Best Temperatures for Brewing Tea
Tea and Water Temperatures
has a different perspective on tea and water temperature.
The Taiwanese use boiling water on their Oolongs, the British
swear by boiling water on their black teas, and the Japanese
use barely warm water to brew their finest Gyokuro green tea.
Here are suggested, generalized tips for knowing when your
tea is ready for brewing:
teas: 165°F (Well before it boils)
Green teas: 170-185°F (Just as steam begins to
leave the spout of the teapot)
Oolong teas: 180-205°F (After cooling for a few
minutes off a boil)
Black teas: 205°F (After cooling for a minute off
Pu-erh teas: 212°F (When boiling)
upon the specific tea, the volume of leaf and the length of
steeping, you may wish to play around with temperature to
understand its effect on the resulting brew.
is this important?
Since the goal of conscious brewing is to bring out the best
qualities of a given tea, it is often advised to try to stop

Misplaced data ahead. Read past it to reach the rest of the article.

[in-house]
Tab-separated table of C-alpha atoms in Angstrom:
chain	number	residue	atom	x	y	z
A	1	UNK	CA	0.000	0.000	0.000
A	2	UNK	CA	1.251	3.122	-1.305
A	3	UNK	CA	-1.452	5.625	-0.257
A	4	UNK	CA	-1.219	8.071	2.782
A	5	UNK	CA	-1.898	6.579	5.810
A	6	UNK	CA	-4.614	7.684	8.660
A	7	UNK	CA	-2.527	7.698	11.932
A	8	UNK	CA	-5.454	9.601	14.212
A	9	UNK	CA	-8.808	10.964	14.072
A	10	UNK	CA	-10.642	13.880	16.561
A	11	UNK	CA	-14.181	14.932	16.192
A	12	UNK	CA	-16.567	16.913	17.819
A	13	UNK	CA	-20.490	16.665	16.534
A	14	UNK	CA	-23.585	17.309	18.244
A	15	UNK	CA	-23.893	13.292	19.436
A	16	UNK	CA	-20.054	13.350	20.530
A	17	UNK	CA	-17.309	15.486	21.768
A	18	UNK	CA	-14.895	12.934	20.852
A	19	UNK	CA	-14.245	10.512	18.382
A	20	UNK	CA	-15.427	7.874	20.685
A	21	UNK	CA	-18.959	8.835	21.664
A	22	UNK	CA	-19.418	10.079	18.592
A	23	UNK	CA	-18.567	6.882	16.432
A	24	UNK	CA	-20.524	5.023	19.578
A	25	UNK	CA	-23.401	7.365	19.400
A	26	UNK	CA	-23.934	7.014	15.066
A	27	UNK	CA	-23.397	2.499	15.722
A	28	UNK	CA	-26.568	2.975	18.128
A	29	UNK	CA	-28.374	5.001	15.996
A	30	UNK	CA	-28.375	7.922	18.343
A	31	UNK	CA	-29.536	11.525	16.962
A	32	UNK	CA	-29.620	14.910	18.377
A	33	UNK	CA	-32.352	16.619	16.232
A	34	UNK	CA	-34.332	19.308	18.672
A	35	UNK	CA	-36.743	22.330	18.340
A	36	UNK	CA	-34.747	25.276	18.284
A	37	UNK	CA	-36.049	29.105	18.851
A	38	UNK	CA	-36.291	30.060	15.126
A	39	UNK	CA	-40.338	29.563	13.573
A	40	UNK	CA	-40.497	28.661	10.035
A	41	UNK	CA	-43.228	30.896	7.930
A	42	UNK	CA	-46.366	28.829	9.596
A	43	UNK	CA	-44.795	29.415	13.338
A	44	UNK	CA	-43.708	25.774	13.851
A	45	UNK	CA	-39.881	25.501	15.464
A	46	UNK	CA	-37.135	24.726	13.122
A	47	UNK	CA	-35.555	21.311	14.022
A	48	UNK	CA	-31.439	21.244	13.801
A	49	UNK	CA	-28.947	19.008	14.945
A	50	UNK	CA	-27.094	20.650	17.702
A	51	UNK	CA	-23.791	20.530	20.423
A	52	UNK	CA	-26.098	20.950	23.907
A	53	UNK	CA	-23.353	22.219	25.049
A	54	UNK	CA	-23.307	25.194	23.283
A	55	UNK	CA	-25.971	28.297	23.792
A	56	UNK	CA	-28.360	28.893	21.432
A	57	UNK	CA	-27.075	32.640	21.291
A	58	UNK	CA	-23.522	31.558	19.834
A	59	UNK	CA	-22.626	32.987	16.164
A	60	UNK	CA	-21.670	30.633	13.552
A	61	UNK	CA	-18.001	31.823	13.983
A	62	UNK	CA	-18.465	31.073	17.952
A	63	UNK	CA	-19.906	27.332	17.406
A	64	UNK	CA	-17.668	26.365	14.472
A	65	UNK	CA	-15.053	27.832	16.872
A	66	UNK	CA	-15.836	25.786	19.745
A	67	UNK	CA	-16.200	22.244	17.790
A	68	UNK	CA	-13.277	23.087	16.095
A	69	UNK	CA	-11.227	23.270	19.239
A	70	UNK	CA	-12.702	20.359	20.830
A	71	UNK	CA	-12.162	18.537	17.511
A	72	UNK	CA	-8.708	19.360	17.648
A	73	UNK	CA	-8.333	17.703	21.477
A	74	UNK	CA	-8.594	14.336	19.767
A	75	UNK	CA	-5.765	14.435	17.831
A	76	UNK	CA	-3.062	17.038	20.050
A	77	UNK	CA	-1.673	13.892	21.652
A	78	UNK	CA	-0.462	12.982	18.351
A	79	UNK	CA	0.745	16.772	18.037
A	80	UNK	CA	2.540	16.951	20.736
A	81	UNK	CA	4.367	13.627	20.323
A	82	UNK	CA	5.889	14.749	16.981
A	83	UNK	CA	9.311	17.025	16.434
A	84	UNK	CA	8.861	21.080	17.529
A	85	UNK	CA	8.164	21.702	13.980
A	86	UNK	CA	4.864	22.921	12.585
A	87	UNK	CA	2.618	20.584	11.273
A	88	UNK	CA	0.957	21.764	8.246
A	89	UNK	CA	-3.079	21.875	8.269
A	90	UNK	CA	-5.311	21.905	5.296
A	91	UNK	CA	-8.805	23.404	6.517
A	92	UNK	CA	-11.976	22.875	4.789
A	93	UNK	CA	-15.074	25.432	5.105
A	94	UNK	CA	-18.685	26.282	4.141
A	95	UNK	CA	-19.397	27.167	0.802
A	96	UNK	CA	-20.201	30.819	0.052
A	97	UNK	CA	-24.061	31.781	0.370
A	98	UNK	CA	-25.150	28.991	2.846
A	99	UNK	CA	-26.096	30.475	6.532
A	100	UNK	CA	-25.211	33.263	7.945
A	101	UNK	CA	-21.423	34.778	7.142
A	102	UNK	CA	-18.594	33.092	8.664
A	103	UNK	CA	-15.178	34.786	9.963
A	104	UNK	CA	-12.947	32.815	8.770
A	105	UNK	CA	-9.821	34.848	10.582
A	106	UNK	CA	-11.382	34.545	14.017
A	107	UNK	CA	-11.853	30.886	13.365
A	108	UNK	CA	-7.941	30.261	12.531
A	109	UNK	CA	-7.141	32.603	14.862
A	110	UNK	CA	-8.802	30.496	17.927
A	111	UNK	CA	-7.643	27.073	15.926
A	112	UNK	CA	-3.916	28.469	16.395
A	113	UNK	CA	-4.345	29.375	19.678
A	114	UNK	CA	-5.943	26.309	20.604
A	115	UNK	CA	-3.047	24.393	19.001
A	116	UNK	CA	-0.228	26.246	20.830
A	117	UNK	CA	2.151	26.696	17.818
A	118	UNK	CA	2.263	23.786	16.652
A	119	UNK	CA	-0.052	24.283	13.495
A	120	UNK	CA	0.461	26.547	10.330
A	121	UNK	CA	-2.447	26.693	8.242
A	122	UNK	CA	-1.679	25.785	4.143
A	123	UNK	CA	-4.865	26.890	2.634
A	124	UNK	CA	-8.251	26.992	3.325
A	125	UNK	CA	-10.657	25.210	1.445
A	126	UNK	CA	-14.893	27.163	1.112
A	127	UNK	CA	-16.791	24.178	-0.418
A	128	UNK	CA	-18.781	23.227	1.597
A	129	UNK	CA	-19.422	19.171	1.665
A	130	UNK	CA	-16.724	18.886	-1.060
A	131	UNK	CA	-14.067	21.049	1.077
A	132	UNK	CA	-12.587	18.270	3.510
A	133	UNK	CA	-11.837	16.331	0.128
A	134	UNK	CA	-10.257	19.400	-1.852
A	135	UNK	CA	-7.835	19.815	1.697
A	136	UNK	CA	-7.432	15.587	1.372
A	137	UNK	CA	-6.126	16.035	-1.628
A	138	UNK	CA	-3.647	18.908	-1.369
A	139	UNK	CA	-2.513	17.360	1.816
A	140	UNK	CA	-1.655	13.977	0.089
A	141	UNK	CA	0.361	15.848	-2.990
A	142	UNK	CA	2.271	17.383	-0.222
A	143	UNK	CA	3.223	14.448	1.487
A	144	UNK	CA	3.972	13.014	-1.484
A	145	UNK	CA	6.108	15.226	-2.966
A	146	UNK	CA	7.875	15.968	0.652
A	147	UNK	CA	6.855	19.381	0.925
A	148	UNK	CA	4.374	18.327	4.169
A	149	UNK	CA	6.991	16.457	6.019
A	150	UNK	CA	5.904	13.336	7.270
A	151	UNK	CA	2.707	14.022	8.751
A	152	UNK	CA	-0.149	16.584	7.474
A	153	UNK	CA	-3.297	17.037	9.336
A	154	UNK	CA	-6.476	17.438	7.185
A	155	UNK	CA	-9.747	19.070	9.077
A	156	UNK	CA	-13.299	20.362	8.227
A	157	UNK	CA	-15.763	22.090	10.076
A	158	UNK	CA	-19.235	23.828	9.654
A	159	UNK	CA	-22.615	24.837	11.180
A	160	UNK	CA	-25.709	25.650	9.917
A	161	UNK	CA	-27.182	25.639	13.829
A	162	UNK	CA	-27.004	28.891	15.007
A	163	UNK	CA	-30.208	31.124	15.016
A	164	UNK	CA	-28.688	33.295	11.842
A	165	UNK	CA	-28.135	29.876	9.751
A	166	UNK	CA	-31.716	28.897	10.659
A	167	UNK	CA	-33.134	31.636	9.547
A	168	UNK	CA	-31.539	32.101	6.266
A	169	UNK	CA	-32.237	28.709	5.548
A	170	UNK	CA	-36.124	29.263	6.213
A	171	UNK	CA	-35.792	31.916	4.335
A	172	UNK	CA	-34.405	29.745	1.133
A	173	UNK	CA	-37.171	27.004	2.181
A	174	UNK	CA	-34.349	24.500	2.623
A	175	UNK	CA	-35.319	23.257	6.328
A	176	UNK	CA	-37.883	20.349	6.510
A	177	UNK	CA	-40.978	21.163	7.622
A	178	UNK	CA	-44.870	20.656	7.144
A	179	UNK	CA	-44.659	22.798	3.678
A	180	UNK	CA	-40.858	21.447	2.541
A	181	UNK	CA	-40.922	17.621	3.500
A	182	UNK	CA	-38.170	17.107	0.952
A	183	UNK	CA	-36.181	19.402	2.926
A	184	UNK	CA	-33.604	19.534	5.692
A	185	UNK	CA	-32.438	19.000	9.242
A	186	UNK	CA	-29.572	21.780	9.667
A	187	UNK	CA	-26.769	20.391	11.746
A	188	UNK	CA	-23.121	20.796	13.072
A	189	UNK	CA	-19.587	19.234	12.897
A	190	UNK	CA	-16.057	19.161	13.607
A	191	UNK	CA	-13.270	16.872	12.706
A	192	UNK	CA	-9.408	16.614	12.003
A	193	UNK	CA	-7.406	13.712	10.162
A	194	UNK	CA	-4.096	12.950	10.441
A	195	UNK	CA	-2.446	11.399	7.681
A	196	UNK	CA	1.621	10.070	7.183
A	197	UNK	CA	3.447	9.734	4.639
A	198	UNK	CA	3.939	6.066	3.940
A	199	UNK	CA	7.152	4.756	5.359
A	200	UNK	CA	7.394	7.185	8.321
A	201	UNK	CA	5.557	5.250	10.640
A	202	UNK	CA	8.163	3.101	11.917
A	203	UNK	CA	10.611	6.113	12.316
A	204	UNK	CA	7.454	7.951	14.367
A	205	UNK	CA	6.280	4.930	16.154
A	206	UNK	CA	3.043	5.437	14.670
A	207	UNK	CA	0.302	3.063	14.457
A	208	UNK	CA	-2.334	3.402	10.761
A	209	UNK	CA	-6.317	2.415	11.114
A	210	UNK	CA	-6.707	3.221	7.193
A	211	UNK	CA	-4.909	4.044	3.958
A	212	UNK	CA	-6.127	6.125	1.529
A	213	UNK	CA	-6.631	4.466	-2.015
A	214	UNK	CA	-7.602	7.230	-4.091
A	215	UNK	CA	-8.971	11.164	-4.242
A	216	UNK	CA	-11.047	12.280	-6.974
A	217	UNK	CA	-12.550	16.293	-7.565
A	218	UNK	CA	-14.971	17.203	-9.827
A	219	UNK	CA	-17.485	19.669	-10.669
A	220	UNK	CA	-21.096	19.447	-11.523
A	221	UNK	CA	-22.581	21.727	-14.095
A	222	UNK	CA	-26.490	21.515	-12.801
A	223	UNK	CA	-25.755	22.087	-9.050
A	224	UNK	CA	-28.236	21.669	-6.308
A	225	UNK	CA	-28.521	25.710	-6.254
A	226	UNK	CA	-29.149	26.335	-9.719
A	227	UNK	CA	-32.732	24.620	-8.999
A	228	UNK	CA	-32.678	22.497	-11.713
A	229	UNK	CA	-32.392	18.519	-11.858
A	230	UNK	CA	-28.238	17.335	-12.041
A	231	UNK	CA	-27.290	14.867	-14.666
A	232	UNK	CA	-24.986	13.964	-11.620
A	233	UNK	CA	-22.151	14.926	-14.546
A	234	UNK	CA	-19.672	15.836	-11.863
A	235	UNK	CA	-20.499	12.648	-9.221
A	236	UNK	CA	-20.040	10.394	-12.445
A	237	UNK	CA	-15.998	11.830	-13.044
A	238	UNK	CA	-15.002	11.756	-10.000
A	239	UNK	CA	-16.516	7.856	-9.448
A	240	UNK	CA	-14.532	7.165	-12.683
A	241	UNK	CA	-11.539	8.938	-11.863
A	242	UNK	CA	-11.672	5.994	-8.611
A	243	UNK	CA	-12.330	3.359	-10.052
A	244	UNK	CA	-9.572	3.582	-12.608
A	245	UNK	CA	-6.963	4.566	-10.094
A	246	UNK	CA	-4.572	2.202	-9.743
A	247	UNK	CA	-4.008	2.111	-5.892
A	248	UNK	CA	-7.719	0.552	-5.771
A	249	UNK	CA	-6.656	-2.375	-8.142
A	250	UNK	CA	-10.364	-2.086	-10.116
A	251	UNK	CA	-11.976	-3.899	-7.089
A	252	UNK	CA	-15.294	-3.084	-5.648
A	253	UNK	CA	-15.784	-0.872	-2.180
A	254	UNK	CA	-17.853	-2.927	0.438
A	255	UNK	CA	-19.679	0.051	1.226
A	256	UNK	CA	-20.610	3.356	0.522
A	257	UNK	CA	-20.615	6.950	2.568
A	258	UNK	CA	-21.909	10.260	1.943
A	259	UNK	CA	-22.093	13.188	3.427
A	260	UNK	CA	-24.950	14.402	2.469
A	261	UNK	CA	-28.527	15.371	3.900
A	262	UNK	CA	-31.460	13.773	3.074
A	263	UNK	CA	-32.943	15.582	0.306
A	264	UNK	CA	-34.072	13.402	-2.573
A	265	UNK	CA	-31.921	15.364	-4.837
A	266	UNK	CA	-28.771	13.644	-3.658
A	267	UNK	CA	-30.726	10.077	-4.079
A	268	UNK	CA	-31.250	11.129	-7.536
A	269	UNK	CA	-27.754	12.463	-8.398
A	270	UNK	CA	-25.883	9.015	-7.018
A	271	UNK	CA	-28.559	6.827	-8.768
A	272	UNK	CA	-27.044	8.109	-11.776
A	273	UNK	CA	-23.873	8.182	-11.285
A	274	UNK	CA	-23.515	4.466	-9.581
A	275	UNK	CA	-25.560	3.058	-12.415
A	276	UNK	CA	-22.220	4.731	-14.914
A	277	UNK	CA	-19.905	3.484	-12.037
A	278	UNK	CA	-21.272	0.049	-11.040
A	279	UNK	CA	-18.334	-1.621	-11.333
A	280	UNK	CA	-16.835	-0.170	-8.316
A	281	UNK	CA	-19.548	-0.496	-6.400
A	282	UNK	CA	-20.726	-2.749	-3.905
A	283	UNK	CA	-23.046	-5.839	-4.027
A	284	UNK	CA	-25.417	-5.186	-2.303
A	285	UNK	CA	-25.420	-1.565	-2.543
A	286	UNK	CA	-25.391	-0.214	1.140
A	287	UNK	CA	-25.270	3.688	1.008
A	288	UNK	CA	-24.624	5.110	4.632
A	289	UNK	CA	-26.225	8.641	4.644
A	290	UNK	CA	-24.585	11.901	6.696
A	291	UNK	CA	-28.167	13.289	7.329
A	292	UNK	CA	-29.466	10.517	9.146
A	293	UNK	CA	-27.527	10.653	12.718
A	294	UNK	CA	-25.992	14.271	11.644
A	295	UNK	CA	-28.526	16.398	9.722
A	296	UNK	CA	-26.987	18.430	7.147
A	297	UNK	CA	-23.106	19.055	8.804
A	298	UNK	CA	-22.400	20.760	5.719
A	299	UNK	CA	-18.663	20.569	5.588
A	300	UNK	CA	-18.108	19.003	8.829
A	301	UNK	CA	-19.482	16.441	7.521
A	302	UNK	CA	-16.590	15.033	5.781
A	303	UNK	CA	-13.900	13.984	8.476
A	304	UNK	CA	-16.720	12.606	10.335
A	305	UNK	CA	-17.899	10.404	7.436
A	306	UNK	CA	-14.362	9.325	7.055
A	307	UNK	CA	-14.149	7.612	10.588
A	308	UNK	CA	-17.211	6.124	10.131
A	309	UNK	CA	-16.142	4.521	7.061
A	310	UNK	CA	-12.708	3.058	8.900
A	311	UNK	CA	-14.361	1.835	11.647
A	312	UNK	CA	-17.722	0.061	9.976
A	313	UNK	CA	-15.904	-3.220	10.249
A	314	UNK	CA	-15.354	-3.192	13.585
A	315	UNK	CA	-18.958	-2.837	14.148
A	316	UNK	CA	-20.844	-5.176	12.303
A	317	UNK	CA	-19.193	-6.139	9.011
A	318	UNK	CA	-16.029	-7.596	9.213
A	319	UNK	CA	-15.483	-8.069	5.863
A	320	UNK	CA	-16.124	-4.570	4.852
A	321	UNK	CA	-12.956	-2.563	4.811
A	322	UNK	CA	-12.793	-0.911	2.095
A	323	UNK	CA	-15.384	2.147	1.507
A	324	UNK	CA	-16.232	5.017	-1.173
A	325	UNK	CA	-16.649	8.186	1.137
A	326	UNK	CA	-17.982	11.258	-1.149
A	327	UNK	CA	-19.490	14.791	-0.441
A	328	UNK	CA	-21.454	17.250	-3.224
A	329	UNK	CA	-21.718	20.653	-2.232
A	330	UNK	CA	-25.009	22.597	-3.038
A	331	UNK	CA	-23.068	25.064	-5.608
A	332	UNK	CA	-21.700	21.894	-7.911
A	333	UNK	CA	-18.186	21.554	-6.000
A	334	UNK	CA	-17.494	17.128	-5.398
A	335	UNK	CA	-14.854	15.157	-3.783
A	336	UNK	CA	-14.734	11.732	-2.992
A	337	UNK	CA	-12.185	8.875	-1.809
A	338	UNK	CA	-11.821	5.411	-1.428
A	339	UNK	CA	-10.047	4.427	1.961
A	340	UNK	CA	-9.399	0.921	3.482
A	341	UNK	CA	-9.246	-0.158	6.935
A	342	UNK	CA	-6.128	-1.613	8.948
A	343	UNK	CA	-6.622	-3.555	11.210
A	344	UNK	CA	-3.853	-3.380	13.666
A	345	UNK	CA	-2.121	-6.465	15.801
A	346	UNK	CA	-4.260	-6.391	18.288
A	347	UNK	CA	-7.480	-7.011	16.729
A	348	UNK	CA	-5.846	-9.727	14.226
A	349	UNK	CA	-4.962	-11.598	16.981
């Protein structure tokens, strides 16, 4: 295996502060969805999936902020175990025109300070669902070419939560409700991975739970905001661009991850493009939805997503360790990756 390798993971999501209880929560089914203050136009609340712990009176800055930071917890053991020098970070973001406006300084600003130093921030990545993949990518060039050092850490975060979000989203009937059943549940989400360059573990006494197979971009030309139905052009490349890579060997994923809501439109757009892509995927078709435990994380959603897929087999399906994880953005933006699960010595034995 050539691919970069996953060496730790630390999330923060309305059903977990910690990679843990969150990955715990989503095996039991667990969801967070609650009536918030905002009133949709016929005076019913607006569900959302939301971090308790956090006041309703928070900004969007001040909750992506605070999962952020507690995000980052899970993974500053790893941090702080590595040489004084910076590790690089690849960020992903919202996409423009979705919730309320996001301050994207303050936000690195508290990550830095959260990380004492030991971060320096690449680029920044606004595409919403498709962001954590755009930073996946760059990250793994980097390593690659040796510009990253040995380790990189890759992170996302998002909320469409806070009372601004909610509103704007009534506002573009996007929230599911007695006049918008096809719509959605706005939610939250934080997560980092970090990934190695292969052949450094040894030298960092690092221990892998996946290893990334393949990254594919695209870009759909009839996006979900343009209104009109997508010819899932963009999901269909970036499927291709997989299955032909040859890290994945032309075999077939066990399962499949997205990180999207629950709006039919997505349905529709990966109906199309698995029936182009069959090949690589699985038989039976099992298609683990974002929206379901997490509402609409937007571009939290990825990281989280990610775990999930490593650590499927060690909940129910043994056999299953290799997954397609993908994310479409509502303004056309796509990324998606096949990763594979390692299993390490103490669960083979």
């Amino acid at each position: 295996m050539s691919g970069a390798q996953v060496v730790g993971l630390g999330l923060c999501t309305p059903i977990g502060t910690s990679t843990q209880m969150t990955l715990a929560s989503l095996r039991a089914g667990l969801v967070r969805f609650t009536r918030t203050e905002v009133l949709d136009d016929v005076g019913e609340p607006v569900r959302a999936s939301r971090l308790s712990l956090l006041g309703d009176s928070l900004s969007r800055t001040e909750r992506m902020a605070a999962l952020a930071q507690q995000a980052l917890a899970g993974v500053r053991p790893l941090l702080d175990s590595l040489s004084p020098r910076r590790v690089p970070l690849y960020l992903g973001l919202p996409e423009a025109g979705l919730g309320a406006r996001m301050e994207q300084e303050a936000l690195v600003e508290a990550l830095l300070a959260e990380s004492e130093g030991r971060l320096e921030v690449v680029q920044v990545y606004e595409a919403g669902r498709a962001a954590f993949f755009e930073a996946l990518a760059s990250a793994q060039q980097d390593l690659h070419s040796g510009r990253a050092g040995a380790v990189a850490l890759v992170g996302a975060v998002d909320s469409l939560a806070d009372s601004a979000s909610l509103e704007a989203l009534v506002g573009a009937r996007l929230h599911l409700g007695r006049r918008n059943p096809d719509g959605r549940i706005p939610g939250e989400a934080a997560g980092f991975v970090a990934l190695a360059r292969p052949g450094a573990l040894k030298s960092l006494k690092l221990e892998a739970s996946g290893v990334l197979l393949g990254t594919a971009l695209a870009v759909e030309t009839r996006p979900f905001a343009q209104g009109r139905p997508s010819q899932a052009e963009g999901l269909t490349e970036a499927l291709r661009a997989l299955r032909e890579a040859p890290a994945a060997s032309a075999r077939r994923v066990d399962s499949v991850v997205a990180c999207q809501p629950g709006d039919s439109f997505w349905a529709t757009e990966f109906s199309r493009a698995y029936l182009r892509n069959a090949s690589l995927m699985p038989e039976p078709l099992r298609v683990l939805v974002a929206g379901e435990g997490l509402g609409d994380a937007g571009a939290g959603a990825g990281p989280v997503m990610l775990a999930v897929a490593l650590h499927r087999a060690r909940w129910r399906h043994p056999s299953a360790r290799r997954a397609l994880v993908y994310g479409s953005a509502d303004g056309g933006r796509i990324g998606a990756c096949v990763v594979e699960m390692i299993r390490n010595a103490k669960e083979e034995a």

the brewing just as the tannins develop enough to give the
tea a nice finish. If the water is too cool, no tannin will
be released, resulting in an incomplete flavor, an empty spot
in that tea's particular flavor profile. As water temperature
increases, so will the amount of tannin in the brew. That
tannin can dominate the flavor and other elements will be
missed. In some cases only a taste of bitterness remains.
are green teas better with a lower water temperature?
With a less oxidized tea, the lower temperature is more prone
to provide a complex and full flavor. Japanese green teas,
in particular, are very rawlike fresh garden produce.
And, as with produce, if you put boiling water on it you will
cook it. The cup will seem like cooked vegetables rather than
an elegant sweet, light beverage.
The body, or viscosity, of a green tea results from dissolved
particulate matter in the cup (such as miniscule hairs and
leaf matter). If the water is too hot more acids will be released,
destroying this matter and reducing the body of the tea.
are black teas better with a higher water temperature?
The more oxidized a tea is, the more stable. Hotter water
is required to bring out the tannins of the tea into the cup.
If the water is not hot enough, the brew will be weak and
lacking in body.
good experiment is to take a Japanese or Chinese green tea
and try the same amount of leaf and same steeping times, but
with different temperatures. Sip the resulting brews side
by side and see if the difference is noticeable to you.
2002 All Rights Reserved, In
Pursuit of Tea, Inc.